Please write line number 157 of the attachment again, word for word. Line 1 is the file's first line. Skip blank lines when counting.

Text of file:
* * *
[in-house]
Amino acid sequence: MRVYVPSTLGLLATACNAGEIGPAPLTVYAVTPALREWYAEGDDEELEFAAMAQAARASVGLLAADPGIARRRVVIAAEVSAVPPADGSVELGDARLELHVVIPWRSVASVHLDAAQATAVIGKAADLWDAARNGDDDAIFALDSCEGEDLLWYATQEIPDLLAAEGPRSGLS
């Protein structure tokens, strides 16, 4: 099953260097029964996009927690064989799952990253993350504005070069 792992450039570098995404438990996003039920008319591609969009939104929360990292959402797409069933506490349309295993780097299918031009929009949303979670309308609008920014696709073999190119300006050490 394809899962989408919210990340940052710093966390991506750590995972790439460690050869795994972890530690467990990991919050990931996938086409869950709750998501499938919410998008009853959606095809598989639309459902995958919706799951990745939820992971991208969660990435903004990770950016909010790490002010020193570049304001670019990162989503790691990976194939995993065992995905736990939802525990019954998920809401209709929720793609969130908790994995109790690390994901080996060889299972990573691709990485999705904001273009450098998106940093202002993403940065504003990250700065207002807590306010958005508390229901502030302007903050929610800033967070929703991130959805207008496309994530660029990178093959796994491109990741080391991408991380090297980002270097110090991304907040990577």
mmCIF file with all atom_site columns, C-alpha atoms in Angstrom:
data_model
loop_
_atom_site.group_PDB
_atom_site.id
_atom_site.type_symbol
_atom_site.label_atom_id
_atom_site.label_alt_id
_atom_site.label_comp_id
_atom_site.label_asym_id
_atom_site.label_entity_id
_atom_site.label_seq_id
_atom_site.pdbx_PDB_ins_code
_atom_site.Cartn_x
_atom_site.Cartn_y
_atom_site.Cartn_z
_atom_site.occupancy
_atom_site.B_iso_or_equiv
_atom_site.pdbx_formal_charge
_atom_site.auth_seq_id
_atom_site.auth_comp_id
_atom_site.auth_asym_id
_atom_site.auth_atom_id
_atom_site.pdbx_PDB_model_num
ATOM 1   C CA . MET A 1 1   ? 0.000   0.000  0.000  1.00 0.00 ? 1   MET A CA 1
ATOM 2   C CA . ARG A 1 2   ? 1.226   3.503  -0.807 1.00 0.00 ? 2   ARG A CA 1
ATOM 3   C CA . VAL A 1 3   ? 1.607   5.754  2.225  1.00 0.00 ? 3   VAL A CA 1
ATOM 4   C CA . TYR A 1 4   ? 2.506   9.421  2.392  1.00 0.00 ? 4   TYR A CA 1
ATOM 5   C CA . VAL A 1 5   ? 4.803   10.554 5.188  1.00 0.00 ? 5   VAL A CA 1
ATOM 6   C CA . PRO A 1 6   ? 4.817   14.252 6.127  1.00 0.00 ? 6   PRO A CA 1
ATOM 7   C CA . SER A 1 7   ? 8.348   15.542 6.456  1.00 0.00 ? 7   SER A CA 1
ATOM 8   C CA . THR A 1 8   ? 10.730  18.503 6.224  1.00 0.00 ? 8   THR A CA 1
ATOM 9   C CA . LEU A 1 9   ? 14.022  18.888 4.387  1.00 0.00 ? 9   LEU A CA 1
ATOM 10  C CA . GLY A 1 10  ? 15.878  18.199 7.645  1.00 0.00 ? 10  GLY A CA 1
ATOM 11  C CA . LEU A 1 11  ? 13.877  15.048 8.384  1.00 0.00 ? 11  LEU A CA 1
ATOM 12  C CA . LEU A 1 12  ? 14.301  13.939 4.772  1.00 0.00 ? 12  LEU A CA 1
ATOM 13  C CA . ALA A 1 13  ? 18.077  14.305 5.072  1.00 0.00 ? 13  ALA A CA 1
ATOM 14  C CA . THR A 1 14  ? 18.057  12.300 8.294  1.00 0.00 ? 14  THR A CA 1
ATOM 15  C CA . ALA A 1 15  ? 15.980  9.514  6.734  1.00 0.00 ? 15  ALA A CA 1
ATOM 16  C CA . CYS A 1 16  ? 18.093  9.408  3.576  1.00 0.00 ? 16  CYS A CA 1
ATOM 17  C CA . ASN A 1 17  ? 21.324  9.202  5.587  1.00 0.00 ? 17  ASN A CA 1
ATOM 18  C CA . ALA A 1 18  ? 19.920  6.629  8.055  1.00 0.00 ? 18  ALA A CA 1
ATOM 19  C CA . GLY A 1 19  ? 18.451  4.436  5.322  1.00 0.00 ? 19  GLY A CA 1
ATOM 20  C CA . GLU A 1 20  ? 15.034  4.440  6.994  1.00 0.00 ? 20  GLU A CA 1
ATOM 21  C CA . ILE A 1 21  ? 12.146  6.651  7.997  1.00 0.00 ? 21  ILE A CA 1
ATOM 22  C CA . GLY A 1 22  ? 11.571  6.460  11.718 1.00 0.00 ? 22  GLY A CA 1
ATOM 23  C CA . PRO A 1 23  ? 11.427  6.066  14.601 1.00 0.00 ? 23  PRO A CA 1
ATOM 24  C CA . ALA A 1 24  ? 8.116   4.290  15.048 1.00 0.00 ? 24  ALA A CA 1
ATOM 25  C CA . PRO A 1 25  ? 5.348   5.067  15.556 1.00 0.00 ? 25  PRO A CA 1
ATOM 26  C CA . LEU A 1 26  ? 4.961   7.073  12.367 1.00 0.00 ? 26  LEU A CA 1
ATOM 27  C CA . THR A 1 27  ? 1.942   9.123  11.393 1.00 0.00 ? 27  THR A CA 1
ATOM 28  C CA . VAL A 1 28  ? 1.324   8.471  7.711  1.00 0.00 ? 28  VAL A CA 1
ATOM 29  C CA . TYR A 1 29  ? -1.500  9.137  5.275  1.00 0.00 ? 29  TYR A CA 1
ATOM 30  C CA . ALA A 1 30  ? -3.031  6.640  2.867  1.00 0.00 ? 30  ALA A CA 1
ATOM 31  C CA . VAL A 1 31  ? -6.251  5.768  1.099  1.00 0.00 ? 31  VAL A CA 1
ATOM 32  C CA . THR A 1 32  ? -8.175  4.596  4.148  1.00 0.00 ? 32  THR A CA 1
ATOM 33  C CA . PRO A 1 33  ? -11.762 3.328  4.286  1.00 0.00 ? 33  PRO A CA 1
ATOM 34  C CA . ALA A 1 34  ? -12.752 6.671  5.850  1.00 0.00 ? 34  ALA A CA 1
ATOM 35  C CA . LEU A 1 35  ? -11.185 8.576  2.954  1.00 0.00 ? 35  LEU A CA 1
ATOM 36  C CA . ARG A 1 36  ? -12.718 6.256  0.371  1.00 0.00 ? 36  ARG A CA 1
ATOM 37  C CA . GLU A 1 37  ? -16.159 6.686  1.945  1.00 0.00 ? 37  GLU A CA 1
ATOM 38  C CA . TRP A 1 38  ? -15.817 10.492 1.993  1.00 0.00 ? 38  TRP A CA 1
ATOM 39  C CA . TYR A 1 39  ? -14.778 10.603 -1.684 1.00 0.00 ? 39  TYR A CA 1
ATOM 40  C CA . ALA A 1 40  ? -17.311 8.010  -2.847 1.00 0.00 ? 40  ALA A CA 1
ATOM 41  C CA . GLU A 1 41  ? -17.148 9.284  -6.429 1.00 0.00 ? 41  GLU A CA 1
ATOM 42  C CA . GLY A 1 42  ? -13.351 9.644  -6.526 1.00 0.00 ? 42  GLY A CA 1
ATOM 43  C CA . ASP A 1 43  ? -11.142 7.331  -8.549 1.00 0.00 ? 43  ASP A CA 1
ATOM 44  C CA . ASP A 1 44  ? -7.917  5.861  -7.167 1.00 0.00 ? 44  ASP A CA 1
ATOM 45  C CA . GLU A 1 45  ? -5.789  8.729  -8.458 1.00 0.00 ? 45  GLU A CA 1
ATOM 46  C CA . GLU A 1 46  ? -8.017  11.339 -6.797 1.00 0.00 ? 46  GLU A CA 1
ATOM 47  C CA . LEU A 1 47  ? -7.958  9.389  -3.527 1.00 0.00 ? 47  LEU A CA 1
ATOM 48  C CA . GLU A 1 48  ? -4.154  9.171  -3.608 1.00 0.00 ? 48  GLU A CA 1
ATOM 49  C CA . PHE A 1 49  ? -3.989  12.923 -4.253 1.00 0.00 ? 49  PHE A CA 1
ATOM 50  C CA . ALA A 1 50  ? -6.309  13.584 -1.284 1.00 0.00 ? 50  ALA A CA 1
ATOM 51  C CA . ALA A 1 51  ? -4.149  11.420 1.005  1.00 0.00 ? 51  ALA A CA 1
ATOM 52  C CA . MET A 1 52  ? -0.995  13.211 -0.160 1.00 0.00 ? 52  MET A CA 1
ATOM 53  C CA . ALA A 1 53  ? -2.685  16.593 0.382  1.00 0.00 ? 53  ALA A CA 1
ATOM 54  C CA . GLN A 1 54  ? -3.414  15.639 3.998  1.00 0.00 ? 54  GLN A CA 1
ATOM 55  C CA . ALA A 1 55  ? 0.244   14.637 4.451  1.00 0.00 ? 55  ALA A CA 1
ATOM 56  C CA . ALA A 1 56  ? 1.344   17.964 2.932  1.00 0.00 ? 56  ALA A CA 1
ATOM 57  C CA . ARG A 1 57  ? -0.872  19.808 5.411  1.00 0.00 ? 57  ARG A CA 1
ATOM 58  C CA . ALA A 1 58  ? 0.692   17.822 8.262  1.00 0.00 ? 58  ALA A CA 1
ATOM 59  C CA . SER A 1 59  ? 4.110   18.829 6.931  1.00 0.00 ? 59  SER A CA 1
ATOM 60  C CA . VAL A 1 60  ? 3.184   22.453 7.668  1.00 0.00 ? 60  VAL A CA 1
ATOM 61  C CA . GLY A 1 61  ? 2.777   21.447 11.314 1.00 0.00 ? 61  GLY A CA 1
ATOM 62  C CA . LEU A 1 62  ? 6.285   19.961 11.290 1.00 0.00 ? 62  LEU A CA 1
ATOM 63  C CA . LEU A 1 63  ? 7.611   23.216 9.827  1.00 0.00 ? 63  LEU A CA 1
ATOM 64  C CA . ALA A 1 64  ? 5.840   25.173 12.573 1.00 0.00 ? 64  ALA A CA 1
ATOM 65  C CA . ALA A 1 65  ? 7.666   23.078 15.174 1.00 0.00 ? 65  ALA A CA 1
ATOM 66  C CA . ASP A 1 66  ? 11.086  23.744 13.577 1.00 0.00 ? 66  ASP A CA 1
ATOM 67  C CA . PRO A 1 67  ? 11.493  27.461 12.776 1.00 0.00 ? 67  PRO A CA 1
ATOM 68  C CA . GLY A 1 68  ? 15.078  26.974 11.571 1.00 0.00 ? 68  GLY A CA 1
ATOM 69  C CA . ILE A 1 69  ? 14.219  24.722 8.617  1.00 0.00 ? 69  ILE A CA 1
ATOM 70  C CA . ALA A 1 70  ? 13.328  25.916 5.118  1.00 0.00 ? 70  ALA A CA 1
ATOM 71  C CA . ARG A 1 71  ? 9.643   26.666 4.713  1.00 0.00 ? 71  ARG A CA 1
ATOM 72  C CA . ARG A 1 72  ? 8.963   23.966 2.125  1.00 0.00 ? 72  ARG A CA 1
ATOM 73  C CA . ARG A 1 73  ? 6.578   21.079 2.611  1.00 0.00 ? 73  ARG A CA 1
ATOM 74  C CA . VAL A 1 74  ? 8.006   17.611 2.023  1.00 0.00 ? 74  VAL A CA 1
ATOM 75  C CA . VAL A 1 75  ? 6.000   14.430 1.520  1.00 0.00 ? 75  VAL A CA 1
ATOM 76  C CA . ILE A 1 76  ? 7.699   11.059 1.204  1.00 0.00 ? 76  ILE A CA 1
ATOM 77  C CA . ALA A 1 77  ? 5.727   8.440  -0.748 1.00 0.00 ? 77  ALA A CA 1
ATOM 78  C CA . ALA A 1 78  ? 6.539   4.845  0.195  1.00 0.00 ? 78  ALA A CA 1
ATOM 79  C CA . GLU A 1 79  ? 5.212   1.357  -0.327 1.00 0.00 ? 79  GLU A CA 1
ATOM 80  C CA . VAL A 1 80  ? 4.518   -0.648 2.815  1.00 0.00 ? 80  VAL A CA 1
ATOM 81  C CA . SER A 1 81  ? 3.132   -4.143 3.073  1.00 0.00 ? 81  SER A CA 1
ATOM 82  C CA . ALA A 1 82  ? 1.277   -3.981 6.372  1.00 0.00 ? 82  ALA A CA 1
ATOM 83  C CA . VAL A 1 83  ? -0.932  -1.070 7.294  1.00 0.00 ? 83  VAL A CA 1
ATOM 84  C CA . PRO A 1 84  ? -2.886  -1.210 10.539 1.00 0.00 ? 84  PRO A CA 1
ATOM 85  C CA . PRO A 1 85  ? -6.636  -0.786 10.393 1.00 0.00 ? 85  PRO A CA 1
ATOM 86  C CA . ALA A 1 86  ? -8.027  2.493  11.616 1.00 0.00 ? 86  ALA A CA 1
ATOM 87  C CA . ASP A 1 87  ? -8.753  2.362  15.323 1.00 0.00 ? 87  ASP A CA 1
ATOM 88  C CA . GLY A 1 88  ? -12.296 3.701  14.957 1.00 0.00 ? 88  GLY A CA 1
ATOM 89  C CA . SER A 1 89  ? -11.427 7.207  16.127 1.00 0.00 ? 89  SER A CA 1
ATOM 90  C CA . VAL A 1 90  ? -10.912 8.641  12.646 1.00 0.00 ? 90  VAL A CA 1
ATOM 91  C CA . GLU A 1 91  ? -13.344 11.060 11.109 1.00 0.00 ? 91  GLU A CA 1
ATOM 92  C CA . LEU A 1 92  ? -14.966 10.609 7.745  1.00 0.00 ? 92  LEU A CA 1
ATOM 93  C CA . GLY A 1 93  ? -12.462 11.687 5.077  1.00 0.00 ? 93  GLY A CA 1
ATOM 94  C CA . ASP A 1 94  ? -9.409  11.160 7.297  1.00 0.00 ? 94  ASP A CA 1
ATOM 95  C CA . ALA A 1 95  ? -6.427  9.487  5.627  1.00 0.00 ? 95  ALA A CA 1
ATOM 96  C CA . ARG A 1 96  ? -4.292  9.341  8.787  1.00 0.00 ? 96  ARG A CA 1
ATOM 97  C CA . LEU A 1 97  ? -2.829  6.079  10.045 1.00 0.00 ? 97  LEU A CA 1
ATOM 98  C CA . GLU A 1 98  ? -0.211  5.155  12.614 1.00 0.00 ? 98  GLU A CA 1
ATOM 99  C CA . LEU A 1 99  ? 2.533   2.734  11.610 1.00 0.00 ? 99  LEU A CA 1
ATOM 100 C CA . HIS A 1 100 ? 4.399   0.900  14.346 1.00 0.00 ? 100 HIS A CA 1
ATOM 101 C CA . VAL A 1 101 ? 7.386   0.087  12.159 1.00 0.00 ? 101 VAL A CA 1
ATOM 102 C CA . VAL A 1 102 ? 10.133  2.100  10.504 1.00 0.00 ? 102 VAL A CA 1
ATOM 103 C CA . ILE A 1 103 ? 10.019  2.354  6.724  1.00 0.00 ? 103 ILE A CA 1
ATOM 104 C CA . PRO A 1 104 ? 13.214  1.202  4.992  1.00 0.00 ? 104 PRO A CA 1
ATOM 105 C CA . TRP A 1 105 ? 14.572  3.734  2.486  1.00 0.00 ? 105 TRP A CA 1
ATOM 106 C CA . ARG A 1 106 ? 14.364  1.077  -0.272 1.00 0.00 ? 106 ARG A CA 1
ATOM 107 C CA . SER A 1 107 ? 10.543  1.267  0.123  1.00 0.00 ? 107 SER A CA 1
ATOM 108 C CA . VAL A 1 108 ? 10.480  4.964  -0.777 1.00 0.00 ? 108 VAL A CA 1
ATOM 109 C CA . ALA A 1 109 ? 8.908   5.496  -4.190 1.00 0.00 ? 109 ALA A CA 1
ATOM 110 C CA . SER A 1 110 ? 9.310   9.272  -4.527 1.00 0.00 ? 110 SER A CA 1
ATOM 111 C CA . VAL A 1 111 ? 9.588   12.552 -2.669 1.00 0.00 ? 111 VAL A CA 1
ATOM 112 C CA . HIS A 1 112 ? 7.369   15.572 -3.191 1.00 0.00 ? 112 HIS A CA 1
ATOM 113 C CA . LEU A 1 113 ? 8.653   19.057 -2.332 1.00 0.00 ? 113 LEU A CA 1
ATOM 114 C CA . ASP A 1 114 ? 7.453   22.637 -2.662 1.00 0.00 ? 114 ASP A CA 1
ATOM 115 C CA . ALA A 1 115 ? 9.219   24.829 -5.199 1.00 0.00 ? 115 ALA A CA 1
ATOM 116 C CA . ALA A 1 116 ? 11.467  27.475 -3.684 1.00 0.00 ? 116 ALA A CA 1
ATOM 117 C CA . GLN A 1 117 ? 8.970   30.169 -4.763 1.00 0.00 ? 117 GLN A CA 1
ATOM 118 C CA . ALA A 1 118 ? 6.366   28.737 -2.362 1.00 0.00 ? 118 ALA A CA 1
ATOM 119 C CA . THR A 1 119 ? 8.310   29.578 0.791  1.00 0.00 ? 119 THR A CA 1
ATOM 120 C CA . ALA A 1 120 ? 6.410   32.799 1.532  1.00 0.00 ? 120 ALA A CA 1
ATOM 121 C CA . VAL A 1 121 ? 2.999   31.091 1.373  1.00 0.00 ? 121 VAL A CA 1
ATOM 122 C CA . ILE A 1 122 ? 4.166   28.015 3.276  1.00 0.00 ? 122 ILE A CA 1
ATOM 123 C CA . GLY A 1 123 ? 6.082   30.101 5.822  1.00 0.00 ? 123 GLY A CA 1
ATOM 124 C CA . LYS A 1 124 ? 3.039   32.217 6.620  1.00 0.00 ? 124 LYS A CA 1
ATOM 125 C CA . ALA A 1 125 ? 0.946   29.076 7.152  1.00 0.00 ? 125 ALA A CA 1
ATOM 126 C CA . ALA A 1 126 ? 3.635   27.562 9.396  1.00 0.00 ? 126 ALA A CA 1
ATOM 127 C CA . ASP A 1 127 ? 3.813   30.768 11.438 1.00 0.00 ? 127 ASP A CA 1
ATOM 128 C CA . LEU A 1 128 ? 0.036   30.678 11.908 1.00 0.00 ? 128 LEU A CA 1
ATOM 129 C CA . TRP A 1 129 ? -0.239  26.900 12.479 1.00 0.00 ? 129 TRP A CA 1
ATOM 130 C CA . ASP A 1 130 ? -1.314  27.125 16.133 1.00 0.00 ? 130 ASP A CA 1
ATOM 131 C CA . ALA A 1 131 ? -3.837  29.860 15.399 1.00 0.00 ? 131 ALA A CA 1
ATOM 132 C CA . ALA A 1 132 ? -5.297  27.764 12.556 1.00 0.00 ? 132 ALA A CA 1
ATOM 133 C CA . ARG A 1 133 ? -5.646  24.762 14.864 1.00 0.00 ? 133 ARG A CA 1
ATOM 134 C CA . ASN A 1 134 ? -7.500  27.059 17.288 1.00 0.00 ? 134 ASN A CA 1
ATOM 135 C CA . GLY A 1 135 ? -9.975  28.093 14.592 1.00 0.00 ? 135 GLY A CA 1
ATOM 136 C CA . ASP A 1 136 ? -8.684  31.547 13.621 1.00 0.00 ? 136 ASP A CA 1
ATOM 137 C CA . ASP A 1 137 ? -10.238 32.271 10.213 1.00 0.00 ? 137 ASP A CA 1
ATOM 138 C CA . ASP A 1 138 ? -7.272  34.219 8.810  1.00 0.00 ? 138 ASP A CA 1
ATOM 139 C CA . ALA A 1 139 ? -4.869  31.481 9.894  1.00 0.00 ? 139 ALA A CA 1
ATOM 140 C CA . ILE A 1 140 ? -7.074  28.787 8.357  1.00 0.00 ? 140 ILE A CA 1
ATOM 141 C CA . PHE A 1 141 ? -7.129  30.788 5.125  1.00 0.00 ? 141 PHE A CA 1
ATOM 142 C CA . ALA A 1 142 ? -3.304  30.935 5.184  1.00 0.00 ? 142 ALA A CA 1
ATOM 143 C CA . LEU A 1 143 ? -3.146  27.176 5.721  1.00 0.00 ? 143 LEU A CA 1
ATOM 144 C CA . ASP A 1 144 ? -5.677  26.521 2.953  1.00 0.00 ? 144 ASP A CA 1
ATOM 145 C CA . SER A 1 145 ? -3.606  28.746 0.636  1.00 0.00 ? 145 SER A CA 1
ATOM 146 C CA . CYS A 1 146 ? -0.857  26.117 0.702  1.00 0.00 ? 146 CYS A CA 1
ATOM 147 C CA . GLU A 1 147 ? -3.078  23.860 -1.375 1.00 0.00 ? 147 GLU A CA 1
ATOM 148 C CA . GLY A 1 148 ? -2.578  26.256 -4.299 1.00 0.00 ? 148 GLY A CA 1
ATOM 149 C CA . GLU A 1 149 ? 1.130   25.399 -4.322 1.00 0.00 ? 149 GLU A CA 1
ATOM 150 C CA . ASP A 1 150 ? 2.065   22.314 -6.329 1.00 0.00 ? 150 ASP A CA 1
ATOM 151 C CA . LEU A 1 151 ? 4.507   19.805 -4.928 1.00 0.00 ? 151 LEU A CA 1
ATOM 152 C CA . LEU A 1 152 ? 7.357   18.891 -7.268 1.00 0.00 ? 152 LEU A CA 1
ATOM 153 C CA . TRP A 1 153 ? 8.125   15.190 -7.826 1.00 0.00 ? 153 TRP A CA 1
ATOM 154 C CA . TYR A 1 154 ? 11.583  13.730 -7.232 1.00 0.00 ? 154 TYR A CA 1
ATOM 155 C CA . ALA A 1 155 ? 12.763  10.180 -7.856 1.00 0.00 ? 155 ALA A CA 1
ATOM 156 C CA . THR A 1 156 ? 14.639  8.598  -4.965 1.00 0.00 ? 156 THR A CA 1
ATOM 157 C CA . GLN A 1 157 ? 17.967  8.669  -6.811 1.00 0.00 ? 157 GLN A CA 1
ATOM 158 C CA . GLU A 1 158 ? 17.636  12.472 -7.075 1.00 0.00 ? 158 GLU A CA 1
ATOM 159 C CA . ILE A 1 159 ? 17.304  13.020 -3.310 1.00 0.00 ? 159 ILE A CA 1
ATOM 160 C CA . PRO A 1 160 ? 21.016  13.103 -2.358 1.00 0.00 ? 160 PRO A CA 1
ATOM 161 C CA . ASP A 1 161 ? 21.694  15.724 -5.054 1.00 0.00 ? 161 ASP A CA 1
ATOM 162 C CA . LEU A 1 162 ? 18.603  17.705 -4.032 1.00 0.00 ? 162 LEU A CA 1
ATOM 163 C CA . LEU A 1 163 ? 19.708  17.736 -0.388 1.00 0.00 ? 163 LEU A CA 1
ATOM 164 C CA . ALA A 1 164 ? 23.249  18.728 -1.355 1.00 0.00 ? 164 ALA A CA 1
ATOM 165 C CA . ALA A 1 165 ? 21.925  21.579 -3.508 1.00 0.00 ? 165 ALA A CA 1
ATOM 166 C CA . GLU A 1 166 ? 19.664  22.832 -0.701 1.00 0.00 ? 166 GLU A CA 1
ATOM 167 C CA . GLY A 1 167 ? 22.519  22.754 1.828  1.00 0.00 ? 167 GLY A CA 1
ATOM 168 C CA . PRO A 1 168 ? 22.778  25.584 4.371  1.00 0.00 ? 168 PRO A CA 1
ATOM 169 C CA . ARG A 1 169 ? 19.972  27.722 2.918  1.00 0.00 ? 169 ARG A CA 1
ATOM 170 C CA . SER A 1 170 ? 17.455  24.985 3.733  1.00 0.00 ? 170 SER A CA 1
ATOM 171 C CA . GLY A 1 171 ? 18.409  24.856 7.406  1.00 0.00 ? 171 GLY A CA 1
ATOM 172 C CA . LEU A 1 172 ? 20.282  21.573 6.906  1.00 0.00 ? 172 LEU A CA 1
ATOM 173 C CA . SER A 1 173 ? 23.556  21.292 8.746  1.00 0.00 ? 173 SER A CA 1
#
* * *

ATOM 130 C CA . ASP A 1 130 ? -1.314  27.125 16.133 1.00 0.00 ? 130 ASP A CA 1